After an unrelentingly hot US summer that took its toll on this fair skinned red-head physically and psychologically (I am more acclimated to cold, dark places after all), Autumn kicked in full bore this past weekend with a cold snap that has me sleeping under mounds of blankets with the windows open… cause that’s how I roll. With the change in weather come the fragrant aroma of fallen leaves and the acrid smell of wood fires. Days are gloomy, nights are chilly, the dogs howl at sunset, and the bats are about – metaphorically, if not literally.
I’ve never actually put together a top ten list of favorite Hammer Films or favorite vampire movies for that matter, but Hammer’s 1960 The Brides of Dracula would rank high on either list. It’s probably sacrilege to say I don’t care for most of the Christopher Lee Dracula entries (the Peter Cushing Frankenstein series is consistently more creative and, if not frightening, at least disturbing), so what better way to kick off vampire season than with a repeat viewing of Brides of Dracula?
The story goes that Lee turned down the script, originally titled Disciples of Dracula, and that it was hastily rewritten in order to go before the cameras as scheduled. The final product shows some signs of dropped plot threads – but then, story continuity is not one of Hammer’s strong points.
What it lacks in story cohesiveness it more than makes up for with originality and some of the best set design, lighting, and cinematography of any of the Hammer entries thanks in part to the brilliant work of Director of Photography, Jack Asher.
A voiceover narration introducing the film informs the audience that Dracula is dead, but as the nineteenth century draws to a close, the cult of the undead is alive and well in Transylvania. Where else?
Our beautiful heroine, Marianne Danielle (played by “France’s newest sex kitten” Yvonne Monlaur) is traveling through the misty mountains by carriage when she is waylaid at a country village and meets the Baroness Meinster, a stiff shouldered aristocrat played to the teeth by Martita Hunt (Miss Haversham in the David Lean film version of Great Expectations). The Baroness convinces Marianne that she can’t possibly spend the night in the uncivilized country inn and whisks her away to her chateau in the mountains. Saucy French sex kitten, sinister Baroness, isolated castle – the stage is set for some vampire hanky panky.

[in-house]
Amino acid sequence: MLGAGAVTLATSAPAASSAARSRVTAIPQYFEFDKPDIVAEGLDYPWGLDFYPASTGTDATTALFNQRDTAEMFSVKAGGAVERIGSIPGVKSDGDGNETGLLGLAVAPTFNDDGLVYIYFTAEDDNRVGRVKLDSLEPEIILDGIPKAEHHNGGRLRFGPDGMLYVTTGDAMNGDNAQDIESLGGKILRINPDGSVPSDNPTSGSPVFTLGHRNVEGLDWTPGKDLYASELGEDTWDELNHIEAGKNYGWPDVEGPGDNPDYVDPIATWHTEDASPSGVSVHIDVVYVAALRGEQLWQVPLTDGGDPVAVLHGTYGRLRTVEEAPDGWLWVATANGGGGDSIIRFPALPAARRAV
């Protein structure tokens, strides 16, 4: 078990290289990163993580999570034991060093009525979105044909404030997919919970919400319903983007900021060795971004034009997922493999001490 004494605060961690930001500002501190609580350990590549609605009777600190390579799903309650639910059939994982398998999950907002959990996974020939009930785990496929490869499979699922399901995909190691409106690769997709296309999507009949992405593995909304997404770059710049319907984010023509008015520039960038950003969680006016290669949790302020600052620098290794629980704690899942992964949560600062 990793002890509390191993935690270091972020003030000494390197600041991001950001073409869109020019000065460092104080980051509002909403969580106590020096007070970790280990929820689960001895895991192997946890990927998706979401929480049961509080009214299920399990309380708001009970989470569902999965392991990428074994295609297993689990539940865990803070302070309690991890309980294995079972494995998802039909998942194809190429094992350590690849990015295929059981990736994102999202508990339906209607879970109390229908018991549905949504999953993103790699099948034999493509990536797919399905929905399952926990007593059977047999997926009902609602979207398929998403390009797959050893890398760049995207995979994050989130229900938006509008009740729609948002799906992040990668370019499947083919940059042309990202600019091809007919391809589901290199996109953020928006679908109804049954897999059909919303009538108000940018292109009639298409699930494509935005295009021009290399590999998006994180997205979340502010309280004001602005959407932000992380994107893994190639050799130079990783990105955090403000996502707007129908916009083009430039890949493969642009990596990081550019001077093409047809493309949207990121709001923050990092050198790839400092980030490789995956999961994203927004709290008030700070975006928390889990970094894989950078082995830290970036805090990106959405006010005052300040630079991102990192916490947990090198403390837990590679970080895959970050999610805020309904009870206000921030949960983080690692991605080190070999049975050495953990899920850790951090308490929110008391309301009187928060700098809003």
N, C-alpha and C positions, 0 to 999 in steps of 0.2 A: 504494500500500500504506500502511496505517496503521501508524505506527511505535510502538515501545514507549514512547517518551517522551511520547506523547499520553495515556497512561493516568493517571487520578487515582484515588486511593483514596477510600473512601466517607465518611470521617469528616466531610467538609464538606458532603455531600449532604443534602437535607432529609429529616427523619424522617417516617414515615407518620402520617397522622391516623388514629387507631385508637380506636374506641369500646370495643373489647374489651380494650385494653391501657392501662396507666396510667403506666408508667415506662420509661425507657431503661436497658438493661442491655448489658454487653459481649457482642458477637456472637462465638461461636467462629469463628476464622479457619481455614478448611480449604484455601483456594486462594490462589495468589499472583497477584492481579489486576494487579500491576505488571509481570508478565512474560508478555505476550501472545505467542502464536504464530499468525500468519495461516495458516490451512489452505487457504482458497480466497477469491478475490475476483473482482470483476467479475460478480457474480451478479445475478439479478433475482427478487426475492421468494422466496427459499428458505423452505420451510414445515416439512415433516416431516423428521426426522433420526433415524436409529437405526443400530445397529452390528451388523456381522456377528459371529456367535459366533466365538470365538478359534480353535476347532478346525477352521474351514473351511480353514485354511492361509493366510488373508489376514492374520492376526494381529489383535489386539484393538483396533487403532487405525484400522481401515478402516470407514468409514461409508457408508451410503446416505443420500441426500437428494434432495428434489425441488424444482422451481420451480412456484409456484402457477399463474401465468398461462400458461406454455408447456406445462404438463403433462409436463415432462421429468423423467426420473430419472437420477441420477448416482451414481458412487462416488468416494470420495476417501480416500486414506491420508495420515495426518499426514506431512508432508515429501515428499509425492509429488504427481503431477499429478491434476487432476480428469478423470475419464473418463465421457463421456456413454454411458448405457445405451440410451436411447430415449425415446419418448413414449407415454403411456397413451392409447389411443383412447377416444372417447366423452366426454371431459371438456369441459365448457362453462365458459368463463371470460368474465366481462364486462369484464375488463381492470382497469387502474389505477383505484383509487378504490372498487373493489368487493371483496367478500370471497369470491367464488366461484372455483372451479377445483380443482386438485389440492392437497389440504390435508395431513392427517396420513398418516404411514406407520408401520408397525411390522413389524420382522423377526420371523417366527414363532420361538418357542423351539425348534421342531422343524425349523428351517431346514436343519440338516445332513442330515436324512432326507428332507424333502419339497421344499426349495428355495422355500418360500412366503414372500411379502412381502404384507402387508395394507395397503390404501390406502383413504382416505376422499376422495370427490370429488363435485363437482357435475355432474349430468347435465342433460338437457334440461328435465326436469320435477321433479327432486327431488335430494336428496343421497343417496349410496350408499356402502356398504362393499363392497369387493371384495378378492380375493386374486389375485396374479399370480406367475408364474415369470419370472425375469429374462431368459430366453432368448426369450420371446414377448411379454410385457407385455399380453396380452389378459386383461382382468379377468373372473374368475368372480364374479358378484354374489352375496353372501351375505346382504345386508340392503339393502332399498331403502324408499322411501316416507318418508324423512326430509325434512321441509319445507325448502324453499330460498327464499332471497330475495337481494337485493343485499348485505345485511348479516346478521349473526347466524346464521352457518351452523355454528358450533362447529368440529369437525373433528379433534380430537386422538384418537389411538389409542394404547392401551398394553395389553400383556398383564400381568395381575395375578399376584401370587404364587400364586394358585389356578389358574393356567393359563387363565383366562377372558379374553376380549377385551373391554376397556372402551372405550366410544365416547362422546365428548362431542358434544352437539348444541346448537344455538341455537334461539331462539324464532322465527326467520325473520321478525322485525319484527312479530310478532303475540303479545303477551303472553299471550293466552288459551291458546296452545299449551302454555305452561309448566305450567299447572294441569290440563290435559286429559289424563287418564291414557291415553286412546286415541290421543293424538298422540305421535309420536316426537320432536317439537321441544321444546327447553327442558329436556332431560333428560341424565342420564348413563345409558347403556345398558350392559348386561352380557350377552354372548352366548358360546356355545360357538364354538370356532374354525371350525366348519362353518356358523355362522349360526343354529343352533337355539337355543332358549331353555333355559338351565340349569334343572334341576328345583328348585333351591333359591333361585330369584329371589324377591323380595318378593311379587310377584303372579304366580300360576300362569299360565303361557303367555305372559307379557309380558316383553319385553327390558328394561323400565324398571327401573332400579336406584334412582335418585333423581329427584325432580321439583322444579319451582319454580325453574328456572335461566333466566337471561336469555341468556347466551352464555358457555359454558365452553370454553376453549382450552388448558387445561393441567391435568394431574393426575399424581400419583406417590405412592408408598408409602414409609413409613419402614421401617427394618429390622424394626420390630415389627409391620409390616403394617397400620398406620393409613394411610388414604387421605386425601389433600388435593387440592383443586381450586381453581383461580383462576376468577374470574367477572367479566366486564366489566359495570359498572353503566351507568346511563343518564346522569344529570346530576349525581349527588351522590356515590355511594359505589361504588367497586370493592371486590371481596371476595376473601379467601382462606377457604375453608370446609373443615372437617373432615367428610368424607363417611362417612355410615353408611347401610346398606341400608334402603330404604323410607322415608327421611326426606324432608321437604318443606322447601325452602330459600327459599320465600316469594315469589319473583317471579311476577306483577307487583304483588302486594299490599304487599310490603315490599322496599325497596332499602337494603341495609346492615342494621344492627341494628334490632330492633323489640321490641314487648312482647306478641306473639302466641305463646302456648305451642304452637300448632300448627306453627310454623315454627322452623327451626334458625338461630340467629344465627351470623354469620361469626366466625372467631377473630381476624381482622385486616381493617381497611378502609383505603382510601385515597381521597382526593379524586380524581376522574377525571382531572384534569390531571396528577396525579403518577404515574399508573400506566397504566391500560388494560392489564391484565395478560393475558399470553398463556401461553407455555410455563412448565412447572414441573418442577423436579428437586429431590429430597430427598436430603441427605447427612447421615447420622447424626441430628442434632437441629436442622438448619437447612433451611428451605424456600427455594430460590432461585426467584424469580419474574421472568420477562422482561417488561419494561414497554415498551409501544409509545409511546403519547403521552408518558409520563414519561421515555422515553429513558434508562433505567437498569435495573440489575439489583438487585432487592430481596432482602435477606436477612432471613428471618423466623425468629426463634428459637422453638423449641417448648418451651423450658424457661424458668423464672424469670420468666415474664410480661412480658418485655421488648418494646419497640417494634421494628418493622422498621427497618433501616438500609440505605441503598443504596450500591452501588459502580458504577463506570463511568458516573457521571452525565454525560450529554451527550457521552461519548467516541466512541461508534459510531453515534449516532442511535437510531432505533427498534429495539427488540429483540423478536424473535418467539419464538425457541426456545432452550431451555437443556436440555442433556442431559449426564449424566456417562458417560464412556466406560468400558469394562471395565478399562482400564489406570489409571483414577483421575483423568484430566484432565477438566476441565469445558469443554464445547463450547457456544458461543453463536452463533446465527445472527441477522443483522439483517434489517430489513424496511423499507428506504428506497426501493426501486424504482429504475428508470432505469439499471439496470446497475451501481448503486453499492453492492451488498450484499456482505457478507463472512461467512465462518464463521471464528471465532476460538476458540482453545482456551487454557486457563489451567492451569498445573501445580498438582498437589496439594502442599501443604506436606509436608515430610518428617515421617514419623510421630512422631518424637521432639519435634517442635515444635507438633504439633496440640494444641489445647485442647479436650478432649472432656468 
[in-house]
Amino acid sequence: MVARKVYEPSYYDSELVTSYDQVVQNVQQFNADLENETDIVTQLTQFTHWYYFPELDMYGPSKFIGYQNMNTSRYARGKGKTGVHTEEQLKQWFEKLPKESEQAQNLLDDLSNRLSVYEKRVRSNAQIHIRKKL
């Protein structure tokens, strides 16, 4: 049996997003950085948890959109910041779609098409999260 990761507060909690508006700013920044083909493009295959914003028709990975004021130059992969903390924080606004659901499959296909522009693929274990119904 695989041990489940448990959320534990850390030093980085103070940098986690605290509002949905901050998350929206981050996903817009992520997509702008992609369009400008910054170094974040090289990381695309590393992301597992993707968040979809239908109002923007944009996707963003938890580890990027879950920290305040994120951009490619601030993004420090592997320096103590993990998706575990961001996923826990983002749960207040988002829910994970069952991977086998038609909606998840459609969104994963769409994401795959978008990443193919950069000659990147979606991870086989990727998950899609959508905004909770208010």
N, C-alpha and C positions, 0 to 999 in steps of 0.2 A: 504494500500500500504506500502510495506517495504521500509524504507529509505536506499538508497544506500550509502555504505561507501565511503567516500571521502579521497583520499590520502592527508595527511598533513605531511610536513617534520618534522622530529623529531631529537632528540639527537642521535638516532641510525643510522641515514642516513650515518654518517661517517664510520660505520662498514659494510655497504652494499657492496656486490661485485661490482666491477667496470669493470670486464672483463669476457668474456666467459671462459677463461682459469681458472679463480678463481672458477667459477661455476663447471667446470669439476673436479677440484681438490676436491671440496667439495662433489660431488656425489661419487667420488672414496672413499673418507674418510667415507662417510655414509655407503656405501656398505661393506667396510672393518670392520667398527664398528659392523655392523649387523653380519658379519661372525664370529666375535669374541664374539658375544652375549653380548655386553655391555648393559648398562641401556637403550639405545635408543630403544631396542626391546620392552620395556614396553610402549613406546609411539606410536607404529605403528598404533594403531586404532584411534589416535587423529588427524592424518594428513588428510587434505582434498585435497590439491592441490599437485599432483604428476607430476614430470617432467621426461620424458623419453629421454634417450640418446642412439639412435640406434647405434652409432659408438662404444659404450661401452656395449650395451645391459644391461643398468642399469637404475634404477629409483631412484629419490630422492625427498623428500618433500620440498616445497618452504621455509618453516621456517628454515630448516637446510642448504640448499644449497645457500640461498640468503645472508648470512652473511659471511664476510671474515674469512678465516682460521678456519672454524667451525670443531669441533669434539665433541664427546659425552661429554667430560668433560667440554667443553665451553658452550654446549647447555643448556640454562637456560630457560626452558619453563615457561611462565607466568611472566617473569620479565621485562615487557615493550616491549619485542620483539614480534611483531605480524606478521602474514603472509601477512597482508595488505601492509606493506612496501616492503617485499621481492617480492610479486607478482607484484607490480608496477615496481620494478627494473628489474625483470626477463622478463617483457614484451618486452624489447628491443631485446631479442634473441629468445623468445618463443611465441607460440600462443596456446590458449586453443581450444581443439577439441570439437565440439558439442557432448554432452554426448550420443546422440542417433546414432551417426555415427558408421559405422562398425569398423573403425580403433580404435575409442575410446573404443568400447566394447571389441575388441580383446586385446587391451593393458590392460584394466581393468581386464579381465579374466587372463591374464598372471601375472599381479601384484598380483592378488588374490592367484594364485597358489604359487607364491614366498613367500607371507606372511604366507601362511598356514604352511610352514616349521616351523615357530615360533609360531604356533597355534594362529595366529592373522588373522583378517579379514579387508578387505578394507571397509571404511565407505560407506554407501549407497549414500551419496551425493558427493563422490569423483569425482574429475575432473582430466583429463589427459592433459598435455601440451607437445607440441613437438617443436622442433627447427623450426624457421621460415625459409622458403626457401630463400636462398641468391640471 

The first act takes a surprising turn here with a brief detour into family psychodrama. It seems the mutton-sleeved Baroness has a son she keeps chained by the ankle in his tower room. To spice up the plot a bit, there’s an old family retainer on hand, Freda Jackson in a role as equally juicy as that of the Baroness. Scenes between these two women are some of the most dynamic performances in the movie, and
Jackson as the young Baron’s nurse delivers a
monologue that tells the back story of how the boy became a vampire.
Don’t blame me, mistress. It was none of my doing. Nay. I’ve always kept faith with you. Twenty years since I first saw you come to the castle here with the old Baron and your little son. A fine, handsome little imp he was, too. But you spoiled him. Oh, yes. He was always self-willed and cruel, and you encouraged him. Aye, and the bad company you kept, too. You used to sit and drink with them, didn’t you? Yes, and you laughed at their wicked games. Till in the end one of them took him and made him what he was. You’ve done what you could for him since then, God help you… keeping him here a prisoner, bringing those young girls to him keeping him alive with their blood.
There’s more than meets the eye in this three minute speech than is worthy of any Hammer horror flick. Just what were these wicked games, and why was the Baroness drinking with a bunch of vampires? To me, the implication is a deeper one, inferring that vampirism is a disease that is spread…well, the way diseases are spread… through, ahem…unprotected contact.
This theme of vampirism as disease was explored again in the 1963 follow-up, Kiss of the Vampire, and is what sets these two films apart from the Hammer Dracula series where Dracula is simply a vampire with no social commentary attached. If we look back at Stoker’s original novel, the fear of venereal disease was a palpable undercurrent… and it took more than 100 years for a film version (the 2006 Masterpiece Theatre version) to bring the theme literally to the forefront of the story.
There are some inventive moments in Brides of Dracula, particularly when old Greta lies atop a grave, coaxing the vampire bride to claw her way up through the fresh pile of dirt, and a shocking sequence where Van Helsing, after being bitten by the vampire, burns his throat with a fiery brand before dowsing himself with Holy Water.
The production values and unique story themes are strong enough to make up for the film’s weaker moments – an early, sinister character who follows Marianne to the village only to disappear from the movie altogether, and an embarrassing giant brown bat on a string. Whenever I watch this scene I am reminded of Nicholas Cage in Vampire’s Kiss: “Shoo, shoo.”
If you haven’t seen this entry, or haven’t seen it in a while, you’re in for a treat. If you’re into recreational psychedelics, the colors in this film just might cause you to burst a blood vessel in your eye, and that alone is worth the price of rental. It’s still easy to come by on DVD and is available from online streaming services.